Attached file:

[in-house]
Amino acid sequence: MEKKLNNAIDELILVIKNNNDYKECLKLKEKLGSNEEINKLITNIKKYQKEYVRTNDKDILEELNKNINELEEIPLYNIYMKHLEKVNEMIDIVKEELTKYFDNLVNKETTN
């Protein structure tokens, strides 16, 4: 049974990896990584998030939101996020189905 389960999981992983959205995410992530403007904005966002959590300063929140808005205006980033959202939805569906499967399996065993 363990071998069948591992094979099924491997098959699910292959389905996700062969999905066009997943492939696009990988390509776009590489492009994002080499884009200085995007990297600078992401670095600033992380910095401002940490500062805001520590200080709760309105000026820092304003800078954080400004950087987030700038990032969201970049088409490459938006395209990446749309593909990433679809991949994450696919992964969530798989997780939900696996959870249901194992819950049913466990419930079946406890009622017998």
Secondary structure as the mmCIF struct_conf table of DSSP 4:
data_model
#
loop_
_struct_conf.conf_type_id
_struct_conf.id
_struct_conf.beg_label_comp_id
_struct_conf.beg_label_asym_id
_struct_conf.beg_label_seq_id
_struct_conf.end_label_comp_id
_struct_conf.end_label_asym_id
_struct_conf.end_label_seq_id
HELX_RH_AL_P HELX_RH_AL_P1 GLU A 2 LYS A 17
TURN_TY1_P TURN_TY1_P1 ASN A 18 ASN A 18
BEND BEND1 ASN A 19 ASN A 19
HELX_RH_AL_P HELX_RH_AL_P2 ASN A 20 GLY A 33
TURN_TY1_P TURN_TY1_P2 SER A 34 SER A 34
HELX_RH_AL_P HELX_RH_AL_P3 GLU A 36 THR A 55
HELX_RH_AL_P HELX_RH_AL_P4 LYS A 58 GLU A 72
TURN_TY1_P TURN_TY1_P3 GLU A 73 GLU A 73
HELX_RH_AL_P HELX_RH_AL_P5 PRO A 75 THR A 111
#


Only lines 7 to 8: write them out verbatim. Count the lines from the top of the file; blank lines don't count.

loop_
_struct_conf.conf_type_id